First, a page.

Provençal Pairings: Wine with Food

Wine for Food

by David Scott Allen

Winery: Domaine La Rabiotte
Cuvée: Coteaux d’Aix en Provence
Appellation: Coteaux d’Aix en Provence
Type: Rosé
Vintage: 2014
Grape Varieties: Grenache (70%), Cinsault (20%), Syrah (10%)
Alcohol: 12.5%
Average Retail Price: U.S. $13.00

I was perusing the rosé section at Total Wine last weekend in search of a bottle to have with my Moroccan harira, a soup I enjoyed when traveling in Morocco in 1991. The thing I love about winter – even here in Tucson – is that the stock of rosé wines is good. But this is also dismaying to me, as people – people who should know better – say that rosé is “summer wine.” Yes, that is true, but why not drink it year round? It still pairs magnificently with a variety of meals, light to hearty. Which brings me back to my harira.

It is a wintry, hearty soup, chock full of pulses, lamb, tomatoes, and spices. Because the temperatures were near 90°F (32°C), I thought a good rosé would pair perfectly. I read the descriptions provided by TW, and was intrigued by a bottle of 2014 Domaine La Rabiotte, and particularly by the descriptive phrase, “It’s definitely for food.” Now, what did they mean by that? I got a bottle. Okay, I got two. The price point was good, and it had a decent review.

The nose is light, not unusual for rosé wines – metallic with hints of verjus. The first taste was light and slightly thin, but very pleasant. For me, strawberry was the dominant flavor. I liked it, but worried that pairing such a light wine with a complex and earthy soup might have been an error in judgment. I tasted the soup (which is pretty amazing, by the way – the recipe is at Cocoa & Lavender this week), then tentatively, I sipped the wine. It was a Jekyll and Hyde moment. What was meek, simple, and gentle was suddenly full, robust, and complex with a mineral mouth feel and bursting with berries, cinnamon, and stone fruit. I understood… It’s definitely a wine for food.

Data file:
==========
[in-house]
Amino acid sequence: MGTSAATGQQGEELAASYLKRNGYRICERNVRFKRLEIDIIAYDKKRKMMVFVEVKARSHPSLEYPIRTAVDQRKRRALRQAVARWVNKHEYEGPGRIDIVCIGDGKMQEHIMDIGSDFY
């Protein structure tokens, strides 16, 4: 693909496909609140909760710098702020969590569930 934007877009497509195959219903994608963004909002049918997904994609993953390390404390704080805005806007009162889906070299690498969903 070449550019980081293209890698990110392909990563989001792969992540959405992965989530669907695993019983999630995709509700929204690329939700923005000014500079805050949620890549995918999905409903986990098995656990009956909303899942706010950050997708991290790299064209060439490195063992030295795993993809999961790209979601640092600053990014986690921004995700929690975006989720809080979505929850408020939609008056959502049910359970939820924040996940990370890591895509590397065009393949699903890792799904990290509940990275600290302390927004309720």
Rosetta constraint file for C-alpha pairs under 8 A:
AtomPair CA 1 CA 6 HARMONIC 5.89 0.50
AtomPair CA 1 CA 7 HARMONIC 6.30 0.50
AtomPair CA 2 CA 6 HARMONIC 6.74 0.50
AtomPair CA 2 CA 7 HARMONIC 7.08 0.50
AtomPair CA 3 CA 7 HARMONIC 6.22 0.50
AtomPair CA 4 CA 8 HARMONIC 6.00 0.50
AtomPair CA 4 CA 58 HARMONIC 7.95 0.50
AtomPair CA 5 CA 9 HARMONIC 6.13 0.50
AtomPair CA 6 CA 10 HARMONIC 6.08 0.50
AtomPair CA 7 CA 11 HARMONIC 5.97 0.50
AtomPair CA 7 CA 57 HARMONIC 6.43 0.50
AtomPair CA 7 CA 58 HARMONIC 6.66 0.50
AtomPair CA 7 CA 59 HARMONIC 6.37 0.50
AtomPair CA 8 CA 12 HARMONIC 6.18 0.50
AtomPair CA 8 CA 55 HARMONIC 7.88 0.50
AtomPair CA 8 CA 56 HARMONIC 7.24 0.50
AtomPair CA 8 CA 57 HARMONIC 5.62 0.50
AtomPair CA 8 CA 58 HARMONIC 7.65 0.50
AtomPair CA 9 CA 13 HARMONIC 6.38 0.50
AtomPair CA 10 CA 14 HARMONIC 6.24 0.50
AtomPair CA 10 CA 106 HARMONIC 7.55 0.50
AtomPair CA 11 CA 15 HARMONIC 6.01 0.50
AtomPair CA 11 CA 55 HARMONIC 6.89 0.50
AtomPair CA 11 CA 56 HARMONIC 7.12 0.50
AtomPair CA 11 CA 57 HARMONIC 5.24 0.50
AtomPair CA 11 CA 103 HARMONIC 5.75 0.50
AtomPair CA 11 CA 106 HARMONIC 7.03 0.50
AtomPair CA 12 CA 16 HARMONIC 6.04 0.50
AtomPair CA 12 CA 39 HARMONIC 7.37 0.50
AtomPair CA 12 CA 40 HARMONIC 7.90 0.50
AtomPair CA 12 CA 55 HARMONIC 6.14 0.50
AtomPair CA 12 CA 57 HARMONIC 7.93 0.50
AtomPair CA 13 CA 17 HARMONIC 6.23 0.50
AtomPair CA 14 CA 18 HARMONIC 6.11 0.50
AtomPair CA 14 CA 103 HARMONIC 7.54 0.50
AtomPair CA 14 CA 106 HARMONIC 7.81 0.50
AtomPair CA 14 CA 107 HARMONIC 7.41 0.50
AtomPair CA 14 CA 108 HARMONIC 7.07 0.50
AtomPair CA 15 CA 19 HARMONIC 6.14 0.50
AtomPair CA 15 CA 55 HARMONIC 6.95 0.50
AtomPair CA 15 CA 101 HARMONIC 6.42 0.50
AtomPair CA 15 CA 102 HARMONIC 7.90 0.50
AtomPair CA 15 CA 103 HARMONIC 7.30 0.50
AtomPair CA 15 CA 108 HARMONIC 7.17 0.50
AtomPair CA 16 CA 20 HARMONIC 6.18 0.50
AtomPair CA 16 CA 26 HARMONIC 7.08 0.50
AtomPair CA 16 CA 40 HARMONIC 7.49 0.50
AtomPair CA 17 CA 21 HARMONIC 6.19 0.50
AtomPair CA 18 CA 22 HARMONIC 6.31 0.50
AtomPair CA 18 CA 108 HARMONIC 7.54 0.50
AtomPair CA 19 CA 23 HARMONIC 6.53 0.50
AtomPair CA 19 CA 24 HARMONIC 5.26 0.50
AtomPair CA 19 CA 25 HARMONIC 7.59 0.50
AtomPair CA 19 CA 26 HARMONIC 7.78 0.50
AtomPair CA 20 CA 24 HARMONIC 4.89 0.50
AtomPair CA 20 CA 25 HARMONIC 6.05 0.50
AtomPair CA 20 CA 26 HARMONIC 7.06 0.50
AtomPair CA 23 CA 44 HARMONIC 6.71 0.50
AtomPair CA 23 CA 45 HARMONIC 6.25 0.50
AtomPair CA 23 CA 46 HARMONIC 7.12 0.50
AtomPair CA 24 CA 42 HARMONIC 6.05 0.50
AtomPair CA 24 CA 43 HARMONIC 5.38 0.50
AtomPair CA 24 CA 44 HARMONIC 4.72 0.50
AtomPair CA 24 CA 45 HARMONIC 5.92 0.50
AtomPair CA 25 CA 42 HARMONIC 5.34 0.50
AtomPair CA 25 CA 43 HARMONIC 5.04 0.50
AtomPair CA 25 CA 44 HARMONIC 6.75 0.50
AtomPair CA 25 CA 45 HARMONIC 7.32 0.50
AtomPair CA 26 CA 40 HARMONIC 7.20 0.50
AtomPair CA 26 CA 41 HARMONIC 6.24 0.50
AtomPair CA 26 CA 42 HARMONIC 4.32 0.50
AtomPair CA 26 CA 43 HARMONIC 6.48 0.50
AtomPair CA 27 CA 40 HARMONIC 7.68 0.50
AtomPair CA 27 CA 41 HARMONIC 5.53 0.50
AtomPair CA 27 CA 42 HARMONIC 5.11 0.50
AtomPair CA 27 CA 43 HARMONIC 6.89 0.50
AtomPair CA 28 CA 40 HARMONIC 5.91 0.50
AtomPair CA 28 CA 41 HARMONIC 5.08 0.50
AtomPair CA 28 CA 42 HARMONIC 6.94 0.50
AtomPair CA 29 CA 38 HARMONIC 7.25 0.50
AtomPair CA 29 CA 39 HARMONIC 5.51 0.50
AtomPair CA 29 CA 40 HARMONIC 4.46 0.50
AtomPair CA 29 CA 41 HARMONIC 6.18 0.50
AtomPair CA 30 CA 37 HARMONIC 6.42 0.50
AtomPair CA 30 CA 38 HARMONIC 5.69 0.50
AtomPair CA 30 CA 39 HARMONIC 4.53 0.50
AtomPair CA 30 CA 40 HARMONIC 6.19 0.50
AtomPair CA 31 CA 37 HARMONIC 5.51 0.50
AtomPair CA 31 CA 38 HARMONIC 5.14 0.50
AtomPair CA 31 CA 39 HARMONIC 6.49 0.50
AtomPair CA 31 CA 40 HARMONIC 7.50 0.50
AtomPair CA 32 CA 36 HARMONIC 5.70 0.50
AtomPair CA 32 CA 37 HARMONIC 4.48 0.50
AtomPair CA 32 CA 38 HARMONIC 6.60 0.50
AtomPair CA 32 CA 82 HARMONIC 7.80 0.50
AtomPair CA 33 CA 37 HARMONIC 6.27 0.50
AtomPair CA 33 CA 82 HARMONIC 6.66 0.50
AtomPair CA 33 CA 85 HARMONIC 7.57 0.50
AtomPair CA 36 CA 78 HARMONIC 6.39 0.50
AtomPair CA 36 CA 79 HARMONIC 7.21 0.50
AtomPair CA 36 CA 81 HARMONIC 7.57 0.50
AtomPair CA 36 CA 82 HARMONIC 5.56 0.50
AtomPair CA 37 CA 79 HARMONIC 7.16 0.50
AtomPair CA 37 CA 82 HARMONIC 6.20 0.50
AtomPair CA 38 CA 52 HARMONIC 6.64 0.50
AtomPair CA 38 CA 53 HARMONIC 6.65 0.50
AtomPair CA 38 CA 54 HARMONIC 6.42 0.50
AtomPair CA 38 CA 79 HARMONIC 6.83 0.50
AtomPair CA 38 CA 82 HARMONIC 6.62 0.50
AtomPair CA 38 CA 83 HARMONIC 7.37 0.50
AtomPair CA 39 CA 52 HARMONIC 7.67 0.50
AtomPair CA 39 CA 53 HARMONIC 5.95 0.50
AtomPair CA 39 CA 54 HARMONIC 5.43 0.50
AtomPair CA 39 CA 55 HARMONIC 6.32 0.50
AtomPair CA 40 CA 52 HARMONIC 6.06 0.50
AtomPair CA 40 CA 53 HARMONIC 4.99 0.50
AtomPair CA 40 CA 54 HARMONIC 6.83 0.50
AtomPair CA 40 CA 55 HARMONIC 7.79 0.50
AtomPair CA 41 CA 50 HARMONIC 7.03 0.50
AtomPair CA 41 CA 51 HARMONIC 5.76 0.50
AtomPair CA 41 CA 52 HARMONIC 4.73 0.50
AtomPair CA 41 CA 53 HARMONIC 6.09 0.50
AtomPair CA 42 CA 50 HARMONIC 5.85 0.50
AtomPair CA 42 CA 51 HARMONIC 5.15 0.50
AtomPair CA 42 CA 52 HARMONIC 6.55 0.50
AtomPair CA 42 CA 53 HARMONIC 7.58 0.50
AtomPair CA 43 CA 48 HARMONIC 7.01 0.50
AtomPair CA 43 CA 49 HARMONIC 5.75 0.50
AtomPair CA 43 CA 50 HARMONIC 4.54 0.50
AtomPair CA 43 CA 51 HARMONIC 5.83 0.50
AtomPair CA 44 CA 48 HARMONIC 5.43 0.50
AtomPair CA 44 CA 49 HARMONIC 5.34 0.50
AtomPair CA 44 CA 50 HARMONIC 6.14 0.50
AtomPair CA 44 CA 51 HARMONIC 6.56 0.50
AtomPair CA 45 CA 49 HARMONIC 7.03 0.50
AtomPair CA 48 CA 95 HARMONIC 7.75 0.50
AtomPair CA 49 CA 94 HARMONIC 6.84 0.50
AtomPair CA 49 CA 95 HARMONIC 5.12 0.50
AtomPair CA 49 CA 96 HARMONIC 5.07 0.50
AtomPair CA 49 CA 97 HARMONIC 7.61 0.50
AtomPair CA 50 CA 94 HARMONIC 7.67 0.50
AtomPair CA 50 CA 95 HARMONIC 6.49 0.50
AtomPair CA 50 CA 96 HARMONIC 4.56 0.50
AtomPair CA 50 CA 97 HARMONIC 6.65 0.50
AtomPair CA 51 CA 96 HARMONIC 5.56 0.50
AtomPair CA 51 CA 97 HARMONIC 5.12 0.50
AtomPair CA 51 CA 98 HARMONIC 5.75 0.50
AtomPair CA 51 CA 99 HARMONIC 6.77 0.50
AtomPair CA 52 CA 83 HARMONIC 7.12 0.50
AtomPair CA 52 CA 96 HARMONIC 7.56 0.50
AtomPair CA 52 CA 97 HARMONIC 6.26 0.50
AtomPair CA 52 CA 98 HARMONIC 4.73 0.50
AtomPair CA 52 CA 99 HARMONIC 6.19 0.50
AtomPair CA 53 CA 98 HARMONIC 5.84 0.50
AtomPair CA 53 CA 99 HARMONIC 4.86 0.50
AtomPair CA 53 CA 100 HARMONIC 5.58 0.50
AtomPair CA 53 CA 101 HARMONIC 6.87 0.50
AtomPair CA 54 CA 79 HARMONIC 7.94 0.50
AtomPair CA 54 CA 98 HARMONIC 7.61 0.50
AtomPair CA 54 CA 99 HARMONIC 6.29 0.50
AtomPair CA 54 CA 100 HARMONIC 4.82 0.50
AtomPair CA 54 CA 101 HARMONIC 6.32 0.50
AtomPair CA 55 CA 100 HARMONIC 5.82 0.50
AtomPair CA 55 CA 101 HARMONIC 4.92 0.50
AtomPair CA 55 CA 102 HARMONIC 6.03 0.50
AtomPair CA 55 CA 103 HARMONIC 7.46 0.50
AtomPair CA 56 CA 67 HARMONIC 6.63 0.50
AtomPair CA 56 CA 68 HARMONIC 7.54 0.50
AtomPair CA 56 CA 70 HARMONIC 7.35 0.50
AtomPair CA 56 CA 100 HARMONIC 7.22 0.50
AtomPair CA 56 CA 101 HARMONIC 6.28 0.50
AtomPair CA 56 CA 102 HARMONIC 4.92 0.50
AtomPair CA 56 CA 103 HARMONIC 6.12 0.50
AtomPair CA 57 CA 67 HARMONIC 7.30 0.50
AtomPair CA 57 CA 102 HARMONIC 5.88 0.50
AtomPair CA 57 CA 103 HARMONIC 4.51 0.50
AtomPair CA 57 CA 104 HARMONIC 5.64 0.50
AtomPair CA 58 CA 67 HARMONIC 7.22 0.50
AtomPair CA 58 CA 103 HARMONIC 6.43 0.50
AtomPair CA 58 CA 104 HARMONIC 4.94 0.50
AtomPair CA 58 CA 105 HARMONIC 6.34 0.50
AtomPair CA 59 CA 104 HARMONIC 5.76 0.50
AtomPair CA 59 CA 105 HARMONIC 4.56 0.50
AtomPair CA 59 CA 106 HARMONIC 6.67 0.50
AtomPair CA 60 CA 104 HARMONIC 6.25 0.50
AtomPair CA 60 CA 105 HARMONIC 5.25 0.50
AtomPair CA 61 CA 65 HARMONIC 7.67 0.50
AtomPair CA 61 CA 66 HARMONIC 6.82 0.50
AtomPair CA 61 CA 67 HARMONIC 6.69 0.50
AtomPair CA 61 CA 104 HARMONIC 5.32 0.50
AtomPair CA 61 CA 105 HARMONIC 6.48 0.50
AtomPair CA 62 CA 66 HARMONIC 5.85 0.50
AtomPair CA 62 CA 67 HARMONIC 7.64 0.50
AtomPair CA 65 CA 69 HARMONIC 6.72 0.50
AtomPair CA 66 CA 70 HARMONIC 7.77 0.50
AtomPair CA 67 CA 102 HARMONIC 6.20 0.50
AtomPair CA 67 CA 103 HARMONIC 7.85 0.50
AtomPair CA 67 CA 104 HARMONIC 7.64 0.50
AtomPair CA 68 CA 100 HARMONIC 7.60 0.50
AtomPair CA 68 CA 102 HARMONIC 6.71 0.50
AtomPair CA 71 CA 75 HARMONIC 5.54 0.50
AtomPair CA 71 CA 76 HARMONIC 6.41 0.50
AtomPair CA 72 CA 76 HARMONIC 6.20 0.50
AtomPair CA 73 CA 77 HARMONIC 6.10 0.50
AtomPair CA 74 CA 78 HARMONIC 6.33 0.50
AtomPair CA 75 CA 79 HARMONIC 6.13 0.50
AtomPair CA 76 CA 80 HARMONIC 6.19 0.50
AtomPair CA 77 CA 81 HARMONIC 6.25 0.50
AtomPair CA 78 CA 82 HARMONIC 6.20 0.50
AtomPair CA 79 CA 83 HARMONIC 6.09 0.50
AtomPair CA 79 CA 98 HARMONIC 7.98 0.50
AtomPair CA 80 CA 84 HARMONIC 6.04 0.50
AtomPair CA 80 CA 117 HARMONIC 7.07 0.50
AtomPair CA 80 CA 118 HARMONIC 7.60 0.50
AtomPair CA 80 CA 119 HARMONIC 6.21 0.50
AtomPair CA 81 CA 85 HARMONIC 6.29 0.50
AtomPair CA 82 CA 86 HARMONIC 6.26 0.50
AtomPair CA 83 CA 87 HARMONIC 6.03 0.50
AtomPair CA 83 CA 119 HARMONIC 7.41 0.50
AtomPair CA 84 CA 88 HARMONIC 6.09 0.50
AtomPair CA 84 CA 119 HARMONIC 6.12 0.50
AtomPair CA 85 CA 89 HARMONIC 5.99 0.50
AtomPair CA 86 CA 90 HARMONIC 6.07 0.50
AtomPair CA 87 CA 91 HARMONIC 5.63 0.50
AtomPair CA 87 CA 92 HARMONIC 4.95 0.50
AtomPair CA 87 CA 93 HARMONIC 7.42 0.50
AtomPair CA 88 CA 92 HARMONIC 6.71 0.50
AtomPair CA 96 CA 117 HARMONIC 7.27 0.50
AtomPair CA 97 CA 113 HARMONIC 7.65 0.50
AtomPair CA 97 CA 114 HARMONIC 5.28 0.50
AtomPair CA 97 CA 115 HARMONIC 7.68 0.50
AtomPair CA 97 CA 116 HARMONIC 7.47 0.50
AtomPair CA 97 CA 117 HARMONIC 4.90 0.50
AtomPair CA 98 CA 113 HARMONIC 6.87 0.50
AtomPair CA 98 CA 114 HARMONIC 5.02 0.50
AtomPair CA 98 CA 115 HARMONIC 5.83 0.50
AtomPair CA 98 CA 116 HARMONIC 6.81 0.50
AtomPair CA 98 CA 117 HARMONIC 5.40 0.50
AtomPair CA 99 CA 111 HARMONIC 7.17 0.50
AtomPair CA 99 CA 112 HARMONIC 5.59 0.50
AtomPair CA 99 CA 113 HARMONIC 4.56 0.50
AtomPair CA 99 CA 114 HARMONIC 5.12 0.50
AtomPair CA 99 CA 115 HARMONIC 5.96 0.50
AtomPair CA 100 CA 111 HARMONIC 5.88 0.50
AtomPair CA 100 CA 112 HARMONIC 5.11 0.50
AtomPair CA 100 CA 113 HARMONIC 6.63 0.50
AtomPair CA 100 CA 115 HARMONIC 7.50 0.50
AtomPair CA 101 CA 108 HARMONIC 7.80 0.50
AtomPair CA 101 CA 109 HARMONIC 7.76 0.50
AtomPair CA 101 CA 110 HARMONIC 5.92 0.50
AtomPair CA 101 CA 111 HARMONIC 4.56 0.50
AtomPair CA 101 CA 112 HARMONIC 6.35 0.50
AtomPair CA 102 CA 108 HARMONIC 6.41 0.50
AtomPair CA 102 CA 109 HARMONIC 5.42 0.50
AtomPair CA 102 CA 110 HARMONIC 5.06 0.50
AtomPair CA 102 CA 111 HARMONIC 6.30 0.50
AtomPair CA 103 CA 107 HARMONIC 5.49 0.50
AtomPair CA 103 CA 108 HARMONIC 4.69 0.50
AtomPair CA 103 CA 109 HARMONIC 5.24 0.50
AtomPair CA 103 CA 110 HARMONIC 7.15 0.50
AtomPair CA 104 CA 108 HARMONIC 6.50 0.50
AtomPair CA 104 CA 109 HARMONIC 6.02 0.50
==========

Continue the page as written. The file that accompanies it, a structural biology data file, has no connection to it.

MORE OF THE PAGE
It pairs well with intensely flavored foods, those with tomato sauces, and a variety of meats and poultry: lamb, veal, chicken, and duck.


  1. This sounds like a very robust & complex meal experience. I love pairing rosé with food and this exotic & hearty stew is so tempting!

  2. Soo excited to see this Moroccan soup recipe. First because for me winter and soup have always gone hand and hand. Secondly, I have been holding on to a tube of harrisa since we returned to the US in 1994, and immediately thought it can be part of this. So now the $64 question. If I get Ben to prepare harira will it be a sacrilege if I add in some harissa?

    • Jerry – I don’t think a little harissa would hurt this soup at all! Not being sure how strong your harissa is, I would start with a small amount – perhaps a teaspoon. Then you can gauge how much more or less you might want. Non appétit!

  3. There is magical light streaming through my Portsmouth window this morning as April snowflakes sparkle and glisten. My eyes are drawn back and forth from my window to your photos of hearty soup, people of the high Atlas Mountains (link) and your robust and surprising rose. Thank you for sharing these photos, thoughts and the recipe. I will try your warm soup recipe on this cold spring day and search for my own Provence pairing.

    • Heidi – I thought I was reading an old comment from February when you mentioned snow… I think harira is a perfect soup for a day like today, and if you can’t find the perfect rosé, you can try a Côtes du Rhône, as it pairs well with try soup, too. Let me know what you think! ~ David (And stay warm!!)

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